I have just read Dave Lunt’s text on Anonymous peer review, and I can only second every word he writes. I consider reviewer anonymity as essential for giving me the freedom of saying things that have to be said. Like David, I would never dare telling a person I know very well that their latest manuscript is essentially rubbish. Without any doubt, my case history as a reviewer would have severly limited my chances of later collaboration. Even very good scientists can sometimes submit very bad manuscripts.
The other side of the coin, giving ‘rogue reviewers’ the chance to hide behind anonymity has to be addressed, although I would rather see this happen without compromising anonymity. I even have an idea how this could be done. I am sure that some clever people have proposed this before. I wouldn’t even exclude that some (other) clever people have given the idea due consideration and found out that it is not going to work. Anyway, this is my suggestion: Journals publishing peer-reviewed research should have a formalized ‘court of appeal’. The authors should have the possibility to do something about reviewer reports that are way off the mark, be it due to hostility, incompetence, or laziness of the reviewer. Obviously, safeguards have to be established that prevent authors from complaining about every negative review they get. However, authors with justified complaints must be guaranteed that some knowledgeable and unbiased person sees to their case. In an ideal situation, the board of appeal could not only overturn the original judgement, but also do something about egregious cases of flawed reviews – something that would actually hurt the reviewer (no, I am not thinking of high voltage here).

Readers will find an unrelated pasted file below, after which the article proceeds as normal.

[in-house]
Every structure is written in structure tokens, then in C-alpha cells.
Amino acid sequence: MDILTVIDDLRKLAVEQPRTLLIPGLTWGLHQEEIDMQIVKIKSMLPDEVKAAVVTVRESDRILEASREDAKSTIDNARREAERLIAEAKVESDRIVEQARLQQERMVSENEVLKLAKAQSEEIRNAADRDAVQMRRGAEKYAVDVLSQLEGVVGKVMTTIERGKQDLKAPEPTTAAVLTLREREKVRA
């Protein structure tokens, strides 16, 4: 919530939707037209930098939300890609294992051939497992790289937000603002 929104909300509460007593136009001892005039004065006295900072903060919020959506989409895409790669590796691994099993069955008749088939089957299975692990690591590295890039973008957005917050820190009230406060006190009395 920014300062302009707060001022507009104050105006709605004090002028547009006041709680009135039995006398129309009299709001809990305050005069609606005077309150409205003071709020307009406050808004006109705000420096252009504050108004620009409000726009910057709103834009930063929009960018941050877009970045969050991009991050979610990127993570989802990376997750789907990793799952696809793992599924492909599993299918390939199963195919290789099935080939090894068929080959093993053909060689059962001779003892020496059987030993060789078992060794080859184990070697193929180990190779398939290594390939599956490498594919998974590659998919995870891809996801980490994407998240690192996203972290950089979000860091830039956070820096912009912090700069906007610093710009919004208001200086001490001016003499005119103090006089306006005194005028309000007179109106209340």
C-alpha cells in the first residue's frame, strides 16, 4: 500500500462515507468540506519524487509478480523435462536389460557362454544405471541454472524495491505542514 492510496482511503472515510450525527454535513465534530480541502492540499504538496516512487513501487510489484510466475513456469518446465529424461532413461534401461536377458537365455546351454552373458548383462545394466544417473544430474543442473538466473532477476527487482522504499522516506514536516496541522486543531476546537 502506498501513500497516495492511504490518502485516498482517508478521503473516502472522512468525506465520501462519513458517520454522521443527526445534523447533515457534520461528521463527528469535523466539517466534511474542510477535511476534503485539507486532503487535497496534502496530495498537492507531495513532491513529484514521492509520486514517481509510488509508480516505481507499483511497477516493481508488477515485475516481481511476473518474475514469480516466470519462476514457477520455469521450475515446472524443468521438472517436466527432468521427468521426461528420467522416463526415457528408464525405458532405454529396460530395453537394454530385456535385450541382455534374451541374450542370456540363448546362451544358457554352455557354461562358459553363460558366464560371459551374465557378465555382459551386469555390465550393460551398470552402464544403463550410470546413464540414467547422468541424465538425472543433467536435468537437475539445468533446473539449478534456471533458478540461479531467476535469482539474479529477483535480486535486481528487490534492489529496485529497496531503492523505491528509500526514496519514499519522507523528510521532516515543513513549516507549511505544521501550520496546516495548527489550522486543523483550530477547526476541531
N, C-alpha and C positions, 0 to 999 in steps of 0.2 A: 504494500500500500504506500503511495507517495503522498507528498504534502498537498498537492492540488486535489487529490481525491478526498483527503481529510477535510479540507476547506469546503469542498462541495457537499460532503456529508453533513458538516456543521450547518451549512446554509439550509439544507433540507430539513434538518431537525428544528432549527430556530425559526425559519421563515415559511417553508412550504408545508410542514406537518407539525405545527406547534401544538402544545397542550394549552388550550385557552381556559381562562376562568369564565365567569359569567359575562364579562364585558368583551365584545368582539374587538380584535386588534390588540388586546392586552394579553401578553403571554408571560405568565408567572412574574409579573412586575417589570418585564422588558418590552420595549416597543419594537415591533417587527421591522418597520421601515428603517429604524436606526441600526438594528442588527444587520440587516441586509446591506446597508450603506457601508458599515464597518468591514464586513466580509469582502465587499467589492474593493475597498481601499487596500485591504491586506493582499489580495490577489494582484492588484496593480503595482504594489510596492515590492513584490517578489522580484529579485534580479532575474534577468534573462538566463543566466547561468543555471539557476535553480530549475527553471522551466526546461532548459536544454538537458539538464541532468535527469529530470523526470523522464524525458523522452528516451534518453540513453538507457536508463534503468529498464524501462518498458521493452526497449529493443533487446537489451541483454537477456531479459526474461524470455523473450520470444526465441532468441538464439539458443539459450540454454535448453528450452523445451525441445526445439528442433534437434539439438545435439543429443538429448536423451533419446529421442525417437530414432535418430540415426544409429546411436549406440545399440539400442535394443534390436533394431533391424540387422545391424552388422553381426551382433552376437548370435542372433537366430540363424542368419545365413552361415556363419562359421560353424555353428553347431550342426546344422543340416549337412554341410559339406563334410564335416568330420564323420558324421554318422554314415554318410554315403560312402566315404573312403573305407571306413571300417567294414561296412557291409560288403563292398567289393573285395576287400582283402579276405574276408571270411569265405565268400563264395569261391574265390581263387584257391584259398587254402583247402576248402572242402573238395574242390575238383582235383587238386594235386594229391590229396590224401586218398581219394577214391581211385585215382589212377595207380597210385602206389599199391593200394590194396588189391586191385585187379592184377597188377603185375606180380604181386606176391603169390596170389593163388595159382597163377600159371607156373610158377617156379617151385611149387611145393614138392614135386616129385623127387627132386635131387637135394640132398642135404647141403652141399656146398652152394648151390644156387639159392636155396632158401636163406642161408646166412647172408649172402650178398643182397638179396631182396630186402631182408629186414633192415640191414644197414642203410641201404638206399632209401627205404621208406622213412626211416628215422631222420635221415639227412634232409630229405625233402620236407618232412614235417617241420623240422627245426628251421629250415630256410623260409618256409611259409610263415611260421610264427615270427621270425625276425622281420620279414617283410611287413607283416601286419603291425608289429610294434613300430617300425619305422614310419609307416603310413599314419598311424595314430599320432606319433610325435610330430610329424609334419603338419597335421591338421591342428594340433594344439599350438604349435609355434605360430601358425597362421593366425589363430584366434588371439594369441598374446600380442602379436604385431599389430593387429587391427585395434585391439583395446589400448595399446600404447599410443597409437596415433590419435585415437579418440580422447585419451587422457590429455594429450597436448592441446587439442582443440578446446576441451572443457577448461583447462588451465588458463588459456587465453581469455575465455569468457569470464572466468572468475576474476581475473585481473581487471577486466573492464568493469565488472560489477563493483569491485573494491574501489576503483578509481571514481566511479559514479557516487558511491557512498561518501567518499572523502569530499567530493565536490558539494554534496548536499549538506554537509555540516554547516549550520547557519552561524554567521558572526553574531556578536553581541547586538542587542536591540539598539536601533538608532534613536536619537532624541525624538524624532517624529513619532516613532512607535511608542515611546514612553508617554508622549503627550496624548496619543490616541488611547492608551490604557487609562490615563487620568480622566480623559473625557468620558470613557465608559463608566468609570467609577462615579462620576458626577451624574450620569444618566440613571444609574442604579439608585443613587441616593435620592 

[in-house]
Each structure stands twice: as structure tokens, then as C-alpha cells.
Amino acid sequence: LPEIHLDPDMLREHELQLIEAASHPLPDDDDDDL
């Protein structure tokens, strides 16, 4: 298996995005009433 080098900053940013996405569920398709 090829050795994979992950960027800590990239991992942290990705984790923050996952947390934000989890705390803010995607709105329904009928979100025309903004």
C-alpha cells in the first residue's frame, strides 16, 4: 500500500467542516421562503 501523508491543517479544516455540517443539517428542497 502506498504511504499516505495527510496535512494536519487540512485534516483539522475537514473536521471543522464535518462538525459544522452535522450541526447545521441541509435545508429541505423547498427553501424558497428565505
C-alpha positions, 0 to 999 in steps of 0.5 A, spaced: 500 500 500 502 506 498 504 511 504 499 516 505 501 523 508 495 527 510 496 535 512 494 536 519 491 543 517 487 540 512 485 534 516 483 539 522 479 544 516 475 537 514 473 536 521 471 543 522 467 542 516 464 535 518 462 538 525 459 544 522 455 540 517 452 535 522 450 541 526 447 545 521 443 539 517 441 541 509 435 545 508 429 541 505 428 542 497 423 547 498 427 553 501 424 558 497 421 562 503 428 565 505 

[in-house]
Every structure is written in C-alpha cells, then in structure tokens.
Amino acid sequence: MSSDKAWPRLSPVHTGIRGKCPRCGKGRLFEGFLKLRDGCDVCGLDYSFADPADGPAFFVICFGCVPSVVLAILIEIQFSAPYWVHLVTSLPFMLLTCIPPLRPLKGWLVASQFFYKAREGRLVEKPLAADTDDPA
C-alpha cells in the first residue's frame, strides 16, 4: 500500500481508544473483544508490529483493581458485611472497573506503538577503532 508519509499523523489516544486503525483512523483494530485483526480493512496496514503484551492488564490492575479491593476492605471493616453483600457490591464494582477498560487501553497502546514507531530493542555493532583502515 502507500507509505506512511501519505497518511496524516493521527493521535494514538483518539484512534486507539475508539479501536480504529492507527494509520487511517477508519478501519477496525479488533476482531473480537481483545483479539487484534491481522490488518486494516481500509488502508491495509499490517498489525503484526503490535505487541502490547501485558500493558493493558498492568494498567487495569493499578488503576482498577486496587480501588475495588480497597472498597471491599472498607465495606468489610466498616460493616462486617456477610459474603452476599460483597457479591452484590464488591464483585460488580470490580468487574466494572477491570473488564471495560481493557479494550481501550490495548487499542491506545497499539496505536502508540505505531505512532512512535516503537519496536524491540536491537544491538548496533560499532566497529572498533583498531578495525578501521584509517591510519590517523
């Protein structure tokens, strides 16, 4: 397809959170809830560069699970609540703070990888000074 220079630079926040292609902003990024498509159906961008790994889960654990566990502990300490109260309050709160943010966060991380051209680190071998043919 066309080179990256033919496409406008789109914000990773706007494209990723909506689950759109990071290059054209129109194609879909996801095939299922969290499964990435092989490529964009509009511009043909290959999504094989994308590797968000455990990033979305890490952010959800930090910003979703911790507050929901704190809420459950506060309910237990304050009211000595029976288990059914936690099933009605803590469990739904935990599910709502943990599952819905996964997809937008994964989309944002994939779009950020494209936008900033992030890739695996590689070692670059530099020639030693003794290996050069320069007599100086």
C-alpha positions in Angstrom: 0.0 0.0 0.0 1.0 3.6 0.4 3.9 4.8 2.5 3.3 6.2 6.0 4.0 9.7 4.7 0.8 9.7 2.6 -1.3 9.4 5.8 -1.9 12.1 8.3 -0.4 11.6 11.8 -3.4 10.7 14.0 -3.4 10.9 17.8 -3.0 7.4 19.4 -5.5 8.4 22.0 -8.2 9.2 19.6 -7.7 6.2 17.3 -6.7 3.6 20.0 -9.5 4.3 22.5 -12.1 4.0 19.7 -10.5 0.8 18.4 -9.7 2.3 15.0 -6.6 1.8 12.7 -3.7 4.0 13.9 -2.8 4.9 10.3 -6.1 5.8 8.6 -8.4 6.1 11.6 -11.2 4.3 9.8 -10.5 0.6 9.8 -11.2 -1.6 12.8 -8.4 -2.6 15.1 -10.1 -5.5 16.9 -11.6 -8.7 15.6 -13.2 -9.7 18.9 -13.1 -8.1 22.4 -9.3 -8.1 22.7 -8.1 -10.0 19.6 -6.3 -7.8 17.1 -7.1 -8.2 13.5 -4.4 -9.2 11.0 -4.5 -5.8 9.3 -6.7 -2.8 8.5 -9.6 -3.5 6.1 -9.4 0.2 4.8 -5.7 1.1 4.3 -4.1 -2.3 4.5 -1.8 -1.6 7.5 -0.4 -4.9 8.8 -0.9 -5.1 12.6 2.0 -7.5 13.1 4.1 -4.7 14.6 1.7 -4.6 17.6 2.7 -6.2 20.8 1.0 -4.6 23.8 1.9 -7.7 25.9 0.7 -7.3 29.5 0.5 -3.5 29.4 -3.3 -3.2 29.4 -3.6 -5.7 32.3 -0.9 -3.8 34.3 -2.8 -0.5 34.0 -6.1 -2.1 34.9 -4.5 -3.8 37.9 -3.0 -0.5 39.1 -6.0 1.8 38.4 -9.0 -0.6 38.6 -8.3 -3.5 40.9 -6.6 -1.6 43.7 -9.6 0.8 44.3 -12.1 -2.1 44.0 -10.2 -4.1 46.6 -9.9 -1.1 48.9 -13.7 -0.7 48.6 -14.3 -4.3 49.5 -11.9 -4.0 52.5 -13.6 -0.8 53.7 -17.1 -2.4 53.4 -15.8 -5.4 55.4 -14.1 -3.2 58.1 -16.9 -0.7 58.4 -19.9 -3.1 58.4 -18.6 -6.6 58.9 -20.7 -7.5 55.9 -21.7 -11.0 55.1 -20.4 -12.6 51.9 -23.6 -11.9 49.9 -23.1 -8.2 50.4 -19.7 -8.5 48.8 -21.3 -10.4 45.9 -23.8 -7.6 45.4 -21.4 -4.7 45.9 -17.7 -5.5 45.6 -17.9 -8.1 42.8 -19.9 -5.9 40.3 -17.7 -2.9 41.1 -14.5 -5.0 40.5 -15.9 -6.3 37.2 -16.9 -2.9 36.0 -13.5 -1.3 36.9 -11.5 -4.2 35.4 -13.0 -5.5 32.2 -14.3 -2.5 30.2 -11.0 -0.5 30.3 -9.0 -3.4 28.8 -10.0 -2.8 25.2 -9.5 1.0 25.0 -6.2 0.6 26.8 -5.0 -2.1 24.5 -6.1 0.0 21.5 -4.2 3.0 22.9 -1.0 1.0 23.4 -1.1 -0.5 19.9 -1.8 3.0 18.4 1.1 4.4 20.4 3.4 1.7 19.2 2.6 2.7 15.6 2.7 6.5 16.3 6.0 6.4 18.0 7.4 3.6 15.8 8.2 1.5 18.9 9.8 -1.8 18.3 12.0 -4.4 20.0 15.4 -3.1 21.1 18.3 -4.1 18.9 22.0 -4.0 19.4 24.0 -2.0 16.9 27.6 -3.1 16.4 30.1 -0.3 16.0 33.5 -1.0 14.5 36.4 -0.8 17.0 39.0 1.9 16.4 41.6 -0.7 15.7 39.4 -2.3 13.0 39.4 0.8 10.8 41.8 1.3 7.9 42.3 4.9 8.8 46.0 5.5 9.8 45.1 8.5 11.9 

Already now, it is possible to complain with the editor about reviewer’s misjudgements, at least at some journals (generally the better ones). However, unless you know the editor in person, or are a big shot working in the right place, your chances of getting the editor to even look at your case are slim. Given that nobody likes getting a bad review and is likely to find the criticism unjustified, the lack of enthusiasm on the editors side to deal with complaints is understandable. However, there are really some bad bad reviewers out there, and something has to be done about this problem. Nowadays, when more and more journals are charging the authors rather than the reader, the paying ‘customer’ should at least have the right to be treated in a fair and transparent manner.
Probably, the two weakest points in my proposal are i) the increased work load put upon the editor(ial board), and ii) the lack of adequate sanctions that can be imposed on bad reviewers. After all, we have to keep in mind that reviewers are not paid for their job, and every action that risks scaring away the good guys is out of question. Maybe, in the more severe and unambiguous cases, at least a stern letter from the editor to the reviewer, mentioning the flaws uncovered during the appeal process, would be indicated. This action would not destroy the career of a bad reviewer, but might nudge him/her back on track.